- Laura Miele is one of the highest-ranking executives at Electronic Arts, where she’s worked for 23 years.
- Miele now leads EA’s studio organization of about 5,400 employees.
- In an interview with Business Insider, Miele shared her three biggest keys to being successful at work.
Laura Miele has been with Electronic Arts, the one of the largest gaming companies in the world, for 23 years.
Miele has worn many different hats at EA over the past two decades, within marketing, analytics, and publishing. In April 2018, she was named chief studios officer: She currently leads about 5,400 employees in EA’s studio organization, which spans over 20 studios around the world.
“It’s an amazing collective of creative people and creators that I get to work with everyday,” Miele told Business Insider.
I had a chance to sit down with Miele when she visited Toronto for the 2019 Collision Conference this year. We had a lively discussion about technology, video games, and what it takes to be a leader at a multi-billion dollar company. Through that interview, Miele shared with me her three biggest keys to everyday success in her line of work; many of these tips could apply to just about every workplace.
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Get yourself a good note-taking and organization tool, like Evernote.
Miele praised Evernote for its ability to handle note-taking and project organization, which is crucial in her current role where she needs to manage over a dozen different studios and projects at any given time.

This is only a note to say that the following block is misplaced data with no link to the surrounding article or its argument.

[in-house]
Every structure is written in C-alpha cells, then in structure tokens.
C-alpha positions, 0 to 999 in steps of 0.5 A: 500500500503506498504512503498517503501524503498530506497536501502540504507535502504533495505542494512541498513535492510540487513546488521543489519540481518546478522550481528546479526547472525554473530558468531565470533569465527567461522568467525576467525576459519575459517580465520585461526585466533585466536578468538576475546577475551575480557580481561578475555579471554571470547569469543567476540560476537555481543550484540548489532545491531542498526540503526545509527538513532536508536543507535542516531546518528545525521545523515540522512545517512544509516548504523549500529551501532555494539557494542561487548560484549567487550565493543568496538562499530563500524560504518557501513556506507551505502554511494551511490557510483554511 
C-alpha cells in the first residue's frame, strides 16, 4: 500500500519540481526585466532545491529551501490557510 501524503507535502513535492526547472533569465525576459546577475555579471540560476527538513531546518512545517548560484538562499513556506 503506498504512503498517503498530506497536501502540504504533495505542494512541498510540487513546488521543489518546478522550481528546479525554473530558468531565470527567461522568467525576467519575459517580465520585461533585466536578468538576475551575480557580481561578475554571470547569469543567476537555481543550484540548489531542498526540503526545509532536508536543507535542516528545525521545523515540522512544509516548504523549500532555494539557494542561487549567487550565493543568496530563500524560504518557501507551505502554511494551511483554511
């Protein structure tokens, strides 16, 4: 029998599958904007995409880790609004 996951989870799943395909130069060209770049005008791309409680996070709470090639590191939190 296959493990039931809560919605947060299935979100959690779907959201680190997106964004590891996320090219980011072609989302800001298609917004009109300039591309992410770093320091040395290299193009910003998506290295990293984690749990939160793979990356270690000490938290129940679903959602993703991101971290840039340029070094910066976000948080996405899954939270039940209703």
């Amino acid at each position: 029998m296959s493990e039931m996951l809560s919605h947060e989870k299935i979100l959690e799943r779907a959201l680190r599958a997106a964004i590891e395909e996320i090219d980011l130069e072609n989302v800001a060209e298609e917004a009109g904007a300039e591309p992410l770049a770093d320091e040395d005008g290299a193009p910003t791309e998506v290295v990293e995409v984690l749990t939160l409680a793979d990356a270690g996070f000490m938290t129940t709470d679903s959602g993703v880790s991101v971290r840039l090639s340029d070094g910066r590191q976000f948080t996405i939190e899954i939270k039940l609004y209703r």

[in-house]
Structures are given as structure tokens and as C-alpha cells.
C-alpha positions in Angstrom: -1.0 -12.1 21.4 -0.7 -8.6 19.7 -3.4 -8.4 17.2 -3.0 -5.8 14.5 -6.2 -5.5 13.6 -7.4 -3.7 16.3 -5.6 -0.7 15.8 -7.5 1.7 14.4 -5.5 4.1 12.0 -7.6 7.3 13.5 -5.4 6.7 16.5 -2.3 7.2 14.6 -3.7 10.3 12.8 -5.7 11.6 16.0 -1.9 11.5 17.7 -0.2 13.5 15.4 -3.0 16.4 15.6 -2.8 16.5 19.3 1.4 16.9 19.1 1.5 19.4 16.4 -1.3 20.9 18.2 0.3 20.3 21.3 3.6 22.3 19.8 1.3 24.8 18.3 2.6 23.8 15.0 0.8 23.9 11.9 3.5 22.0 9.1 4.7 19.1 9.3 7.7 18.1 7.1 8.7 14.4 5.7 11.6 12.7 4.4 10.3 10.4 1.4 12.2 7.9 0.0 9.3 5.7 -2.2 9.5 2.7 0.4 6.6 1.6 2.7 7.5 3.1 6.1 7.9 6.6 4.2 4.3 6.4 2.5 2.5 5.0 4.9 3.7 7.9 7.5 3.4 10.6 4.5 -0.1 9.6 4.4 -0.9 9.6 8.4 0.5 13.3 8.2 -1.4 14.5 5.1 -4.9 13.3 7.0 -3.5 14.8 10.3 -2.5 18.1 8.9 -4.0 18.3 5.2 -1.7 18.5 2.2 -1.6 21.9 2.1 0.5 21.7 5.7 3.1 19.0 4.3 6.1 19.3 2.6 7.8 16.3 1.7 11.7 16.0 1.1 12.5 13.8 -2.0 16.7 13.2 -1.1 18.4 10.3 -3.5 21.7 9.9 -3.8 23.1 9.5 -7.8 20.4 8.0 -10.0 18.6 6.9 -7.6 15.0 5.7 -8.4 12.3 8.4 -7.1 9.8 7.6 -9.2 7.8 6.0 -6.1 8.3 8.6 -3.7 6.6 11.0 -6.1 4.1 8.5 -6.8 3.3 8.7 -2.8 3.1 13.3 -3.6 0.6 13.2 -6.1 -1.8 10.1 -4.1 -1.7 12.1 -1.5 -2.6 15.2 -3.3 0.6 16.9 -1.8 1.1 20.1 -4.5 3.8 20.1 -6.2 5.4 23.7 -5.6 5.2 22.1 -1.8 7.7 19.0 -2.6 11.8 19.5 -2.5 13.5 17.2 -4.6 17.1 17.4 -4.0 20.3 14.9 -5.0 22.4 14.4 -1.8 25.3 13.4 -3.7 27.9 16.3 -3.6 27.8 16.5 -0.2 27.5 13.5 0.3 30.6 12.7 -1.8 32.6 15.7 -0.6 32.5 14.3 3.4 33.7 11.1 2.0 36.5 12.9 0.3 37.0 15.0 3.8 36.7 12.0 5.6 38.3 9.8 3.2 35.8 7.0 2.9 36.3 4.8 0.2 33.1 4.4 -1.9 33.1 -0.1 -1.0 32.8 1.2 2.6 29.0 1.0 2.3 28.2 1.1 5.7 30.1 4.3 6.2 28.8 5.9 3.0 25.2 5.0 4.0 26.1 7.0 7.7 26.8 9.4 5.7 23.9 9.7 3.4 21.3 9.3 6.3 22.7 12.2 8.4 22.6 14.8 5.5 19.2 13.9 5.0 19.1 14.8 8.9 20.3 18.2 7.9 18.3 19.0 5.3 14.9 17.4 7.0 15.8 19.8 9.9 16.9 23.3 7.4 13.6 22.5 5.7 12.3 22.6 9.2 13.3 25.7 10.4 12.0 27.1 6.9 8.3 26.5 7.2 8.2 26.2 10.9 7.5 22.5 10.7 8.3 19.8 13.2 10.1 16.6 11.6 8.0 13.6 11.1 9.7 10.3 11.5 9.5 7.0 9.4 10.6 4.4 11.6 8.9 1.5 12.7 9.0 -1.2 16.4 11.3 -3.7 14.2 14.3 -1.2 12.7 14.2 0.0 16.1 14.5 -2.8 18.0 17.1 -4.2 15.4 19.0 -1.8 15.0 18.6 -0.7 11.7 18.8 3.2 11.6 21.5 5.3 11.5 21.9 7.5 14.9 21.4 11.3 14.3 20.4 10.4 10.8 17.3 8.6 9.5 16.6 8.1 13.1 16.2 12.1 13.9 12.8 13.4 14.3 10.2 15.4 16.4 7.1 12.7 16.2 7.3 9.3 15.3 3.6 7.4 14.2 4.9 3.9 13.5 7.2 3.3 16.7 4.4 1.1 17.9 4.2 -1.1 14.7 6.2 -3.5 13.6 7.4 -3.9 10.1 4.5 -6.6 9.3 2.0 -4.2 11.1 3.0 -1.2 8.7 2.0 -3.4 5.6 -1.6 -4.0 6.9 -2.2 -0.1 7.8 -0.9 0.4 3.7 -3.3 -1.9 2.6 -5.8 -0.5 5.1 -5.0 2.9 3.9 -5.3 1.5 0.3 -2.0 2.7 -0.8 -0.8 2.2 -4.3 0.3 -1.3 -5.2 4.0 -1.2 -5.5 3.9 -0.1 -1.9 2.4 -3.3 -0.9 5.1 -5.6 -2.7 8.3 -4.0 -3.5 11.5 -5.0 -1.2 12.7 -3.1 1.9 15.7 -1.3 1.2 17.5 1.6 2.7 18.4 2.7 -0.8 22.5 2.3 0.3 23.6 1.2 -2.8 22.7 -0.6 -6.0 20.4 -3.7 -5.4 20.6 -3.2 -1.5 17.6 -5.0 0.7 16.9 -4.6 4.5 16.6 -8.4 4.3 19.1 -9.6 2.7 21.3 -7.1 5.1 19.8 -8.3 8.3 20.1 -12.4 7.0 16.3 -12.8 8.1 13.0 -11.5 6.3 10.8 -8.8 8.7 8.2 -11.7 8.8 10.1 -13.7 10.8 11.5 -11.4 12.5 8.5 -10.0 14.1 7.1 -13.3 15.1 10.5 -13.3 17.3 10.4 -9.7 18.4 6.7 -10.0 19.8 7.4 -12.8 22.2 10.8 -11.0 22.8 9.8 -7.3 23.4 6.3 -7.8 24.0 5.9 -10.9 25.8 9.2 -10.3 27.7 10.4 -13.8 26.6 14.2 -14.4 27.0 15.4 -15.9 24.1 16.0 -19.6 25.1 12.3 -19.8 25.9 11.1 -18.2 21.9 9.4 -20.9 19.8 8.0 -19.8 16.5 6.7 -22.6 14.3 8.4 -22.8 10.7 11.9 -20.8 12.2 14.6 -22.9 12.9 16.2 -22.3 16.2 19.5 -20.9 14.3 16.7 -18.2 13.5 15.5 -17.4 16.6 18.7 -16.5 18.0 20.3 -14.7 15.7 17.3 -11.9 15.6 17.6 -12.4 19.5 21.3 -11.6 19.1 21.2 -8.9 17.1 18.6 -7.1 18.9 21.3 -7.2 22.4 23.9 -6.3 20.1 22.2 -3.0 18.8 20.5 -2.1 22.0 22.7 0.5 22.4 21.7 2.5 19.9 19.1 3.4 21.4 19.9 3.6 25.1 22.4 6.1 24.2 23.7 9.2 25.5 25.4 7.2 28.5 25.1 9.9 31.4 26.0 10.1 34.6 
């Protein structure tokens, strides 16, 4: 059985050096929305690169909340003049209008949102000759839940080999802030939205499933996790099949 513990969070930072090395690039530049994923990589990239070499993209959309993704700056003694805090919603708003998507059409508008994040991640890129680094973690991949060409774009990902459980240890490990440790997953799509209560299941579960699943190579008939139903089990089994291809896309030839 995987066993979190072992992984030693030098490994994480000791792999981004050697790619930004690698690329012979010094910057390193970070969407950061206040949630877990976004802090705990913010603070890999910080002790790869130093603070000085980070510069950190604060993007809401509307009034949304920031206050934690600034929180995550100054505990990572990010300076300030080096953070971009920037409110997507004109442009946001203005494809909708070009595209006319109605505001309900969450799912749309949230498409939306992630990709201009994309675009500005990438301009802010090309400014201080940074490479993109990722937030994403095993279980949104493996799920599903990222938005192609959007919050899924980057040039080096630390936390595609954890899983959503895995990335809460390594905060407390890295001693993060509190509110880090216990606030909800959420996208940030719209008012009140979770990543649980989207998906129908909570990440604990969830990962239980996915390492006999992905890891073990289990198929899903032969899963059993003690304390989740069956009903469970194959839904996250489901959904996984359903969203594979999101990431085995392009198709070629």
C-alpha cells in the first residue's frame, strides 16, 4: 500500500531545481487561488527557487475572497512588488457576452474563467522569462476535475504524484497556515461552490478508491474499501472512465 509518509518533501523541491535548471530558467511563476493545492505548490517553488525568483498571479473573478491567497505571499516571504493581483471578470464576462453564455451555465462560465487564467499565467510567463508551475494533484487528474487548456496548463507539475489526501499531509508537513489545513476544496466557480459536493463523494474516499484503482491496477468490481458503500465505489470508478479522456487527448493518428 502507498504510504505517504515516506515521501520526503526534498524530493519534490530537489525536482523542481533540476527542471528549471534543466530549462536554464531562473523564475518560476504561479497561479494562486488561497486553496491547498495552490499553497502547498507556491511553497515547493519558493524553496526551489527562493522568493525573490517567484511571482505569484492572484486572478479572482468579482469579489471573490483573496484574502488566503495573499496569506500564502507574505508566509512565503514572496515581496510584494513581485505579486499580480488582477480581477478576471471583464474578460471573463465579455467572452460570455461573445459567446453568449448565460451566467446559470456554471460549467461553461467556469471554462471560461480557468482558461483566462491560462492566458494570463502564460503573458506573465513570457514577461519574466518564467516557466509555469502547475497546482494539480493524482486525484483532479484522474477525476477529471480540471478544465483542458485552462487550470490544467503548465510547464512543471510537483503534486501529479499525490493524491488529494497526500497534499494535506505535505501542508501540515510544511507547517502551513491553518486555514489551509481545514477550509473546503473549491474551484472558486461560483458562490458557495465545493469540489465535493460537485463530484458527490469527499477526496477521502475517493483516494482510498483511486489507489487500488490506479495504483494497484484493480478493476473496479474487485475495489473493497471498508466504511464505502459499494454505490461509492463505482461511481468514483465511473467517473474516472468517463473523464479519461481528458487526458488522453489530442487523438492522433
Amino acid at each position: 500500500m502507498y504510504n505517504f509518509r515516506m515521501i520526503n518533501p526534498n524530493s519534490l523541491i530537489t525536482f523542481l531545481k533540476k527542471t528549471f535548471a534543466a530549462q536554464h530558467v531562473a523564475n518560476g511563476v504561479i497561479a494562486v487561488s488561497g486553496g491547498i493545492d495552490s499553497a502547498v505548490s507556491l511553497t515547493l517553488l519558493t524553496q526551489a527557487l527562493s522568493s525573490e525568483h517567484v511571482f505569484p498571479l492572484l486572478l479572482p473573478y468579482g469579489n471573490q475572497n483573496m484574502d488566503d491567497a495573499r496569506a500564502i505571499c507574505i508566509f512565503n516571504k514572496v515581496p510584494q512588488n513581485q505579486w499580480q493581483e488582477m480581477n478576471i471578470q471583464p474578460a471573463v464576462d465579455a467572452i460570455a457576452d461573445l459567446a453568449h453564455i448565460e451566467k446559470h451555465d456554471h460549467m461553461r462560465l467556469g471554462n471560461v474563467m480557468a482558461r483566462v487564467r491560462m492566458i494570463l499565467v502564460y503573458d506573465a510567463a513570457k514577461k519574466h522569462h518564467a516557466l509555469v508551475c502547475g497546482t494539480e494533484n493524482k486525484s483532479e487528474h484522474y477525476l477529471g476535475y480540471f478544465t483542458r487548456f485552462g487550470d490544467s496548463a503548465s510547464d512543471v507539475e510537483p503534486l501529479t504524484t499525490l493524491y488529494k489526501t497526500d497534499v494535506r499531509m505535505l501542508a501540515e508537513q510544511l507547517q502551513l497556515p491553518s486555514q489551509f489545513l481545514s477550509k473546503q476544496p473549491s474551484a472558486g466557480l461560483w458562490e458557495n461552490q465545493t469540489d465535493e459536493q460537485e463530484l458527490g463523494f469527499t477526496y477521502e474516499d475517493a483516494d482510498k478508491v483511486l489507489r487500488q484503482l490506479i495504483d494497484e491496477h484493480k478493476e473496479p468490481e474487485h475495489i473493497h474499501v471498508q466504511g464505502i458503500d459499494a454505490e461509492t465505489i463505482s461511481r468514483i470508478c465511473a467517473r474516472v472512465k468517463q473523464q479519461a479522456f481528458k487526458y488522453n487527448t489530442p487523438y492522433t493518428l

“I meet so many different teams, we have so many different creative projects, and the scale is so large, I need to take really good notes as I’m having conversations and having insights,” Miele told Business Insider.
Miele also recommends Evernote since your notes can sync across devices.
“The ability to actually access those notes from my iPad, or my phone, or my laptop is pretty powerful,” she said.
Don’t allow laptops in meetings.
While Miele said she will often attend meetings with an iPad and Apple Pencil, which can recreate that feeling of note-taking on a physical notepad, she said she objects to people relying on laptops in meetings.
“The teams [that I manage] worked really hard to prepare for a meeting — they’re talking about a creative idea. We’re in the entertainment business, and people are there putting their hearts on their sleeve. They’re emotionally invested in what they’re presenting. For a bunch of people to have their laptops up … it’s a thing for me.”
Miele said she isn’t a fan of how laptops can shield people’s faces in meetings.
“I think some people are engaged in meetings, and some people aren’t, you know?” she said.
Try to keep your email inbox as close to zero as possible.
Miele says she uses two email apps for work, Microsoft Outlook and Exchange, but that she often spends a lot of time to get both of her inboxes down to zero.
“That is something I am very emotionally committed to,” Miele said. “I will admit, the Marie Kondo-type phenomena is big for me. It contributes to me. I like to keep my inbox clean and tidy and free.”
While clearing out her emails is helpful on a personal level, Miele says the biggest motivator of being a “zero inboxer” is to ensure that she, and the organization, is not holding up decisions or communication, and keeping both of those things flowing. This also ensures that messages don’t get lost.
“The sense of responsibility that I have, around all the people that are in our organization, is that we are keeping things moving as quickly as possible,” Miele said. “We’re making decisions fast. We’re not slowing things down. And so, for me, that’s what zero inbox means.”